Usefulness and willingness to pay — herein lies the difference
Without a doubt, the majority of media coverage about the Internet of Things has focused on consumer devices and future potential applications: your watch talks to your coffeepot, your fitness tracker reports on your vitals, your drone walks your dog (hey, you never know). But as with so many advents in technology, it’s the less exciting yet important uses in the commercial and industrial categories that are already paying for IoT adoption.
Who pays for consumer IoT?
I for one am concerned about my coffeepot conspiring with my refrigerator, wristwatch and healthcare provider to keep me from enjoying my morning lattes. I’m pretty sure that I wouldn’t pay for that. But seriously, the main question posed by all of these “interesting” consumer-facing concepts is who pays for it? The appliance manufacturer? The watchmaker? The healthcare company? The government? It’s always when you introduce the real-world issue of money that many otherwise cool technology concepts fall down. With first generations of the Internet, we got used to paying for bandwidth, and covering our use of services through advertising or subscriptions. IoT is about, well, things — which in most cases don’t have conveniently located displays, loudspeakers or some other means to convey a promotional message. Often, they’re buried deep within some other device or system, where you will never even see them. This is a real challenge for the purveyors of IoT-related tech. Google has been experimenting with messaging on the display of a Nest thermostat, or on the app that controls it. Plausible, but not likely a huge revenue driver à la Web ads. The jury’s out, and once the initial money has been made from selling the devices themselves, it’s an issue that will require some clever solutions, far more complex to solve than monetizing apps and Web on mobile.
Commercial IoT already has a business model
In the world of commerce, investments typically relate to goals that can produce tangible benefits: hence many, many sensor-laden devices have been installed in virtually every industry sector, and connected to internal networks. It’s not certain that all of these should be lumped together as IoT, since the vast majority are siloed and don’t have the ability to transmit data using Internet protocols. So to enable them validly as IoT devices, you’d need to link them with upstream units that have true Internet connectivity. The usefulness of devices interacting with other systems via wired and wireless stacks is no longer in question; it comes down to when and to what extent, as defined by utility value. Does the investment in upgrading devices and systems to become bona fide “IoT” participants fit with business objectives? If yes, and now, then it will happen as a cost of doing business, both from capital expenditure and recurring cost perspectives.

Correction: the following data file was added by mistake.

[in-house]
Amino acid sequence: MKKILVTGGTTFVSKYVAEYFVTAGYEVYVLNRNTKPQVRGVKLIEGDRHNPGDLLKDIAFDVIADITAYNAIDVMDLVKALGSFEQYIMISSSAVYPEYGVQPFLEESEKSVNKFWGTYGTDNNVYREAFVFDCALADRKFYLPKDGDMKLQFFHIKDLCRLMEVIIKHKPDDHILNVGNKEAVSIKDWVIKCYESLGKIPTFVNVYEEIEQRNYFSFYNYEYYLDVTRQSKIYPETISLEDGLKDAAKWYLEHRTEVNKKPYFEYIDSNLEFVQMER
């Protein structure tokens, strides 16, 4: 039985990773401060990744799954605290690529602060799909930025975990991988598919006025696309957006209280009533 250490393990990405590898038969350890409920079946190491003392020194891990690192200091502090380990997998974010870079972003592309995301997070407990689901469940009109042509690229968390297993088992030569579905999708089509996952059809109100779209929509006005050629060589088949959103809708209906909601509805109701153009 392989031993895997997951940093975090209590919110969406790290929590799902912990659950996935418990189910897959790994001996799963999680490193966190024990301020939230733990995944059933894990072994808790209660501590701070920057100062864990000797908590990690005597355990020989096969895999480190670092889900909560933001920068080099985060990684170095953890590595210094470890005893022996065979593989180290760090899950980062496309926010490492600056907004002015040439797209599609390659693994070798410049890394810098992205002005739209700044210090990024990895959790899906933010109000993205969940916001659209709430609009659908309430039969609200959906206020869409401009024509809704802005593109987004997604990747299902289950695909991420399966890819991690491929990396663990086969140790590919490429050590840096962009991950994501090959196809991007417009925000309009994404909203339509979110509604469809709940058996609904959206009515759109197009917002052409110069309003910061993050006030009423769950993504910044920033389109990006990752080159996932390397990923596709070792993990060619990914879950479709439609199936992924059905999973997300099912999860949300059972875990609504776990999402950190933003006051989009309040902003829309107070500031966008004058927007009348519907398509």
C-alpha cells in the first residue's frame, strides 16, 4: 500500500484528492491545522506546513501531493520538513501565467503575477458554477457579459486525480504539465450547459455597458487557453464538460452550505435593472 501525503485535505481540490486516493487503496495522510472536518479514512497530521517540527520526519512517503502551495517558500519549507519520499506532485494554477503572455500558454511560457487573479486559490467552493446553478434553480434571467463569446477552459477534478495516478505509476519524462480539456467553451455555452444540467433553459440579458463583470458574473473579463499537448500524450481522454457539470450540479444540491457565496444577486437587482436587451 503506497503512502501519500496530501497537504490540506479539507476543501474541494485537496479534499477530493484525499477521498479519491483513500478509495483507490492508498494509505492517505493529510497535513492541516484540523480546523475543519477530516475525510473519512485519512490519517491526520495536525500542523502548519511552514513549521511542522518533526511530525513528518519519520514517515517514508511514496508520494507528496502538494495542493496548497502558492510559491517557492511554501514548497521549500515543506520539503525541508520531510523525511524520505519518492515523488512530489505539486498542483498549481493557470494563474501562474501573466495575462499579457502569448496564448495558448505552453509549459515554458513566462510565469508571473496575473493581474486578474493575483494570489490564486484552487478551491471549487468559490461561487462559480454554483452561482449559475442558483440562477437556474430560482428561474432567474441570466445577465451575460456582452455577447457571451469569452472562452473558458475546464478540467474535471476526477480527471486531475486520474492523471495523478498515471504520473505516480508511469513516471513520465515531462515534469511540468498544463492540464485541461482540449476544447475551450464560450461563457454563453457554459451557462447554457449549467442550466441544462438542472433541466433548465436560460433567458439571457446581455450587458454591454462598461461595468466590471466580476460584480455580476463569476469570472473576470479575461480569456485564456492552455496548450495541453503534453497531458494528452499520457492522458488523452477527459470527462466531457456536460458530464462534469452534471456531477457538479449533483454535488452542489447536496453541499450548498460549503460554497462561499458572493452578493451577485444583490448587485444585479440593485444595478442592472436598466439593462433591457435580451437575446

The new new thing: Commercial IoT as a service
As is traditional for any burgeoning area of information technology, there are many companies already out there, and more cropping up seemingly by the minute, offering platforms and support for various aspects of a hot new category, in this case IoT. Some will thrive, some will dive. Most will have to hunt for their true, long-term business models and revenue streams, whereas the commercial end users themselves have good reasons for making IoT-related investments. So when we’re discussing business models surrounding IoT, we’re mostly talking about vendors and not enduser organizations. Mostly. Some large companies, and for completeness, government agencies in many countries, are still thinking about it, mostly in terms of whether they can become more efficient and agile through the analysis of sensor data, implementing advanced control systems, and the like.
Back to the consumer question
So how do we answer the elephant-in-the-room question of who pays for the nifty new IoT-enabled services that are supposed to enrich our lives? It seems like having an endless array of subscriptions to individual services will get old fast. They could get tacked onto services that we’re already paying for, but it sure gets murky when you add in serious issues of liability and responsibility. For example, if the coffeepot does talk to my watch, fitness tracker and healthcare provider, from which of those do I get information, decisions and whom do I pay for that? And if something goes sideways, whom do I call for help, or in the worst case, hit with legal action? Look no further than self-driving cars for a heavy-duty example: Whose problem is it when the car that I technically own but am not driving rams into something? Do I blame mechanical issues, software, decision signals sent to it by a third-party network or the city that I’m traveling in, data from other vehicles? Gosh, whom do I pay for all of that data, and is it a one-time fee when I purchase the vehicle, or a monthly subscription? Or is it based on the number of miles my vehicle accumulates, or how much data it uses? Note that all of these issues apply, in some form, to major appliances, health monitoring, home energy systems, and numerous other consumer areas.
Watch this space
With so much pressure from big companies to chase the IoT opportunity, these issues will undoubtedly get solved, albeit after many battle scars are inflicted. Entrepreneurs who come up with solid business models for consumer and/or commercial sectors have the potential to do very, very well. And if you’re inside of a major corporation or governmental entity, the opportunity to hang your hat on a solidly planned and executed IoT implementation that takes your organization into new realms of operational efficiency is real.